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Pro Wrestler Reveals Conversion Therapy Actually Made Him Realize He Was Gay
4 months ago

A competitor on the independent wrestling circuit throughout the US, pro-wrestler Mike Parrow, 34, struggled with being gay for years. Now he's boldly speaking up, owning who he is, and seeking to inspire others to do the same. 

The best part? Parrow says he owes his newly found self acceptance to conversion therapy—a practice that condemns homosexuality and attempts to convert an individual's sexual orientation through psychological and spiritual means. 

In an interview with Gay Star News, Parrow explained the circumstances he grew up in:

I’ve always known I’m gay. That was never a question in my mind. But growing up, I went to Catholic school my whole life. My mom’s a Sunday school teacher. I came from a small town in upstate New York. It didn’t have a flourishing gay community.

Twitter was all love and acceptance:

Reflecting on his thought process early on, Parrow continued in the interview: 

The only exposure I saw of any gay culture was extremely effeminate, and that was what was on TV. I’m not like Jack on ‘Will and Grace,’ so I’m not gay. So I tried to hide it.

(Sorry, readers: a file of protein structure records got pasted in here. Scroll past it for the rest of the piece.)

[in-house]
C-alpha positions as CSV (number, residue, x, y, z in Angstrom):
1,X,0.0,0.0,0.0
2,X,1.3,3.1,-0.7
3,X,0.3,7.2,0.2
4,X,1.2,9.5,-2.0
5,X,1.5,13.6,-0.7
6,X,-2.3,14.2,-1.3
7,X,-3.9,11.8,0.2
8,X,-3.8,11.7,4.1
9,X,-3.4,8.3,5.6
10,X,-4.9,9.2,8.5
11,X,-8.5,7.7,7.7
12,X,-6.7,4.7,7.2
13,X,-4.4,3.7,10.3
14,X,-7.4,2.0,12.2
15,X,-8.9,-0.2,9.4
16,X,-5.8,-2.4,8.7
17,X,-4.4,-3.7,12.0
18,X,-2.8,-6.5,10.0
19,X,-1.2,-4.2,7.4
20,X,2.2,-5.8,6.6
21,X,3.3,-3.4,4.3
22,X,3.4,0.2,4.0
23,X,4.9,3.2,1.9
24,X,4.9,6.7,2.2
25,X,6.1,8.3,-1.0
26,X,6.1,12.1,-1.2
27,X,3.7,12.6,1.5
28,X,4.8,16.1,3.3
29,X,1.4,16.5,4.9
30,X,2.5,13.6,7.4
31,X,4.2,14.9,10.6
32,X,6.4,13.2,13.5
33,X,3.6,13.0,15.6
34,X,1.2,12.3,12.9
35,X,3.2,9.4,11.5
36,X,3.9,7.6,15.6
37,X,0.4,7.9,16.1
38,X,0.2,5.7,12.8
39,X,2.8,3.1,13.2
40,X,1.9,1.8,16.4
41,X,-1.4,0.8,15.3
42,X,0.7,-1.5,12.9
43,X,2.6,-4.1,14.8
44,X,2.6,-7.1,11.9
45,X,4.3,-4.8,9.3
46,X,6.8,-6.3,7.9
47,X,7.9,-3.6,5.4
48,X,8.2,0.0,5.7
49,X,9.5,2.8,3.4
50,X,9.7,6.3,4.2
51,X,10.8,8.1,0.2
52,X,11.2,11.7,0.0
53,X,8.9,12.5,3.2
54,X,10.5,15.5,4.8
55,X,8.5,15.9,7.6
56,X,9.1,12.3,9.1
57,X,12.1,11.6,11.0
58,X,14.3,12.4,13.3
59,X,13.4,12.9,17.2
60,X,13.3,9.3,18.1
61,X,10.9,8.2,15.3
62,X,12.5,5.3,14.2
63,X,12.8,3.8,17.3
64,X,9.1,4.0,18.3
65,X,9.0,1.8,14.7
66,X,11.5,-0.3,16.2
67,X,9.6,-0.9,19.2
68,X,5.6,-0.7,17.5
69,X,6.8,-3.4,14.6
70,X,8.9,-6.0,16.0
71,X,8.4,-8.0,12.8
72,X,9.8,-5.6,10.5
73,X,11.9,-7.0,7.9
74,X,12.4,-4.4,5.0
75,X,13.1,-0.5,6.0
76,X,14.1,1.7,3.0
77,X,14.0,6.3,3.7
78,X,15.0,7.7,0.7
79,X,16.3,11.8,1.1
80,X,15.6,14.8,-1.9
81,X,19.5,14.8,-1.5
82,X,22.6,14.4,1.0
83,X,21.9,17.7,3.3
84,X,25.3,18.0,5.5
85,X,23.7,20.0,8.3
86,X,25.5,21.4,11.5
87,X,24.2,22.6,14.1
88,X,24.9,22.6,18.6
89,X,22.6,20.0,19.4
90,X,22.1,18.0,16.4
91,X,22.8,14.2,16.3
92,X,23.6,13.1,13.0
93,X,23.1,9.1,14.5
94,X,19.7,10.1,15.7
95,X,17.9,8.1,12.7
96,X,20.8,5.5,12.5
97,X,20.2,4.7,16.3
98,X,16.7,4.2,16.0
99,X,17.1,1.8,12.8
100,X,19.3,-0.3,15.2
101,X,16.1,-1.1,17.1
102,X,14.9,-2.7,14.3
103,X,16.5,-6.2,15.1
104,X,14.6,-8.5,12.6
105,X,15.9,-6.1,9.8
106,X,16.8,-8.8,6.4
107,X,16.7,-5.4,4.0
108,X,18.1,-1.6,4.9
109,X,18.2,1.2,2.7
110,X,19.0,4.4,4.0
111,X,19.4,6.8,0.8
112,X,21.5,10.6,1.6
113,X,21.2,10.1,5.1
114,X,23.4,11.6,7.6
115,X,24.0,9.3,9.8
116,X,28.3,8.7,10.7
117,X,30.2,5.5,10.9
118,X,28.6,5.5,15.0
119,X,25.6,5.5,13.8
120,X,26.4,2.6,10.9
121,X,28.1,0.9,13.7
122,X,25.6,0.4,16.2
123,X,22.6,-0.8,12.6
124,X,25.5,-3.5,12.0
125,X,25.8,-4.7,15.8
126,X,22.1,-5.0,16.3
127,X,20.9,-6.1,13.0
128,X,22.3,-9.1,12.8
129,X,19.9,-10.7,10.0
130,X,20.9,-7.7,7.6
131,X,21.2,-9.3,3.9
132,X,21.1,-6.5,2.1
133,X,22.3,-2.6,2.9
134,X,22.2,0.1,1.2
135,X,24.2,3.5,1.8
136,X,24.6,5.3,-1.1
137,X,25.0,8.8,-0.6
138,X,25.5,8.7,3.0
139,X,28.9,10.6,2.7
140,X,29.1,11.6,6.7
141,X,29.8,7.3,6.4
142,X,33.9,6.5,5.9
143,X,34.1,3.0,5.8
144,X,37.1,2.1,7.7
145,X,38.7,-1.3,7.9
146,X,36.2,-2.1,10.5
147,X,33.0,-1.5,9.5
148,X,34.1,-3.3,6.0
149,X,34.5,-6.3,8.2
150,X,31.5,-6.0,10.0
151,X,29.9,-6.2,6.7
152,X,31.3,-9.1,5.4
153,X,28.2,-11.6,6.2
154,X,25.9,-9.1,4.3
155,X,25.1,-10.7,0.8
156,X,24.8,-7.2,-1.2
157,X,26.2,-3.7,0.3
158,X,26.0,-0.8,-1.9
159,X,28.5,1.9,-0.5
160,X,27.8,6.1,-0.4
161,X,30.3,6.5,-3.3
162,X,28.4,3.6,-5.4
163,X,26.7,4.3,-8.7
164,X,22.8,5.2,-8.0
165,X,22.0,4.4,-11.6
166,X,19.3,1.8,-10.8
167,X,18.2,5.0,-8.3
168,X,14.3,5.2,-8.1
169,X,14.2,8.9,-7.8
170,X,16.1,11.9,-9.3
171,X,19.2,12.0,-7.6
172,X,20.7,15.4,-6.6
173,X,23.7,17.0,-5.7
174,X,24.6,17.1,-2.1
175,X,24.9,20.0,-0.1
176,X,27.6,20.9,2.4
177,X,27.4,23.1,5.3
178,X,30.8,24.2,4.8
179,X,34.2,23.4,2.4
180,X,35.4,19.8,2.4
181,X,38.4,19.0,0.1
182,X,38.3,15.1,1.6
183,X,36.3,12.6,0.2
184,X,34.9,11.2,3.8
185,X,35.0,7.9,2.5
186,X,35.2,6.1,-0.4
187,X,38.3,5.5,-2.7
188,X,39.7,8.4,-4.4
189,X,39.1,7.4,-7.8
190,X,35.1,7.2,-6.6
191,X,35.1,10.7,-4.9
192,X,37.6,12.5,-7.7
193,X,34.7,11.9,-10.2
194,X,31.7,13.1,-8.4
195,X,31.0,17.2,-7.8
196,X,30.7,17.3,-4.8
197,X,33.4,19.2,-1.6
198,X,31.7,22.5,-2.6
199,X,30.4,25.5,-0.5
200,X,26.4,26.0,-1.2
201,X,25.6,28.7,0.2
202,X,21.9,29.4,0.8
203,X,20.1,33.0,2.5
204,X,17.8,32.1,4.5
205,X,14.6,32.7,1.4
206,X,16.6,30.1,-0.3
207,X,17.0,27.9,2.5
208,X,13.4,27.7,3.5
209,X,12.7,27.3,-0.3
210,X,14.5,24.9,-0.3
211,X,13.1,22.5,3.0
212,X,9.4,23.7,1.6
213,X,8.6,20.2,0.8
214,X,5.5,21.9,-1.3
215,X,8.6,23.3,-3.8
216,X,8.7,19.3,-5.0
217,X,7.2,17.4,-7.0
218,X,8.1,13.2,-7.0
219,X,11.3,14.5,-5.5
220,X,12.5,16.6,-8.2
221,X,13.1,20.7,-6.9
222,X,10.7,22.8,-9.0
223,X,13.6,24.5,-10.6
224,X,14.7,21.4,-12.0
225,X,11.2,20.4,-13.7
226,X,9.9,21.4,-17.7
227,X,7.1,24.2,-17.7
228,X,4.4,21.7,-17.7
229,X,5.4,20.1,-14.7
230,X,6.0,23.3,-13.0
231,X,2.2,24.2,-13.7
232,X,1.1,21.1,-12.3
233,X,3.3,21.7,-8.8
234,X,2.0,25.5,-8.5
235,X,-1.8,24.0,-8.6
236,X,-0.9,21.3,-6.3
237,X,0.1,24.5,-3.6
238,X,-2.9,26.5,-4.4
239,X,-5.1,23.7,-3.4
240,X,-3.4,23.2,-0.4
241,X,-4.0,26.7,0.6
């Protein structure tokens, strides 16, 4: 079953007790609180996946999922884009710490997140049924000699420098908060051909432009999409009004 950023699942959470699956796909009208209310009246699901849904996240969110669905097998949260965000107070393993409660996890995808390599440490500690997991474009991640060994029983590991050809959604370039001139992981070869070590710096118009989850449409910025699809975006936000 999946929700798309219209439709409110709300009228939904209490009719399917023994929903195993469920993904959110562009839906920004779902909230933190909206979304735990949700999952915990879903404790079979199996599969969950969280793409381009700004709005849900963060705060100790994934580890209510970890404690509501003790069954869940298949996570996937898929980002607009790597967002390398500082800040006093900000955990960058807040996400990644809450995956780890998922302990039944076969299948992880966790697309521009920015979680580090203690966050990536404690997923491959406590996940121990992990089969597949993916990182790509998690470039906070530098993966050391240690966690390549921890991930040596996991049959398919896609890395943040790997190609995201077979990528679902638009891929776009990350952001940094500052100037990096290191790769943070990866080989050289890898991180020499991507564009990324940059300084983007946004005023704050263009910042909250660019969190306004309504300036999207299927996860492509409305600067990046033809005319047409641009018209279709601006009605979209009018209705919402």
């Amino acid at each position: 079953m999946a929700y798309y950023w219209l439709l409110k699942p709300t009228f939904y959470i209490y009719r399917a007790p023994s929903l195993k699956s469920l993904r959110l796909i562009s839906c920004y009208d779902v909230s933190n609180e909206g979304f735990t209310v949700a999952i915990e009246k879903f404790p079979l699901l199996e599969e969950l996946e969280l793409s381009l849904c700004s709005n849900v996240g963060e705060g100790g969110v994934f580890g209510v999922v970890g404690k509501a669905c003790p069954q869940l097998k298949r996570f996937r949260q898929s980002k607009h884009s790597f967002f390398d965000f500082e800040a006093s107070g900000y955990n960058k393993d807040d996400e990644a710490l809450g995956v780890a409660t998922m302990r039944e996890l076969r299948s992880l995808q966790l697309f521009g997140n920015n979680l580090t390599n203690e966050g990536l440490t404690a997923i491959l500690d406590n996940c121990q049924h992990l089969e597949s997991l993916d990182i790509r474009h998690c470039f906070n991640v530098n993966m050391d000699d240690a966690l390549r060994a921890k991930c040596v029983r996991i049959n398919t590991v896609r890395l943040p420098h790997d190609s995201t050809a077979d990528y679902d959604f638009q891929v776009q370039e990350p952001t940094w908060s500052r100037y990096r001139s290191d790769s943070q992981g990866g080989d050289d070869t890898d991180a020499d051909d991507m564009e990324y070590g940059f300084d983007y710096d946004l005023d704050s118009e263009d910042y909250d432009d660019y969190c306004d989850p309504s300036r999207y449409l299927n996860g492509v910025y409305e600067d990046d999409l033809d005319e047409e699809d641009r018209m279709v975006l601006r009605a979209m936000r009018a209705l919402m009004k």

Eventually Parrow's struggle with his sexuality became so desperate he decided to try conversion therapy. It was there that he had something of an epiphany:

It was the first time I heard people had the same feelings that I did. Being there, I realized I am gay and that is not going to change. Because one of [conversion therapy’s] premises is that it’s a choice. It’s not a choice. You’re born this way. So right there, that’s a flawed philosophy. 

Parrow says only why conversion therapy didn't work for him, and refuses to speak for others and discredit it altogethera choice some disagree with:

Since he came out, Parrow says his life has only gotten better, that his fears were largely unfounded, and that mostly people just have questions:

I’ve found that mostly, people are just curious because nobody has ever sat them down, so they have questions. Let them ask questions because you need to ask them too.

Now, Parrow is hoping to inspire others—especially athletes—to be who they are without fear:

I don’t want that 14-year-old to think he’s alone. I want that 14-year-old to be successful, to play for the NFL, to play sports. I don’t want them to hold themselves back because of hate.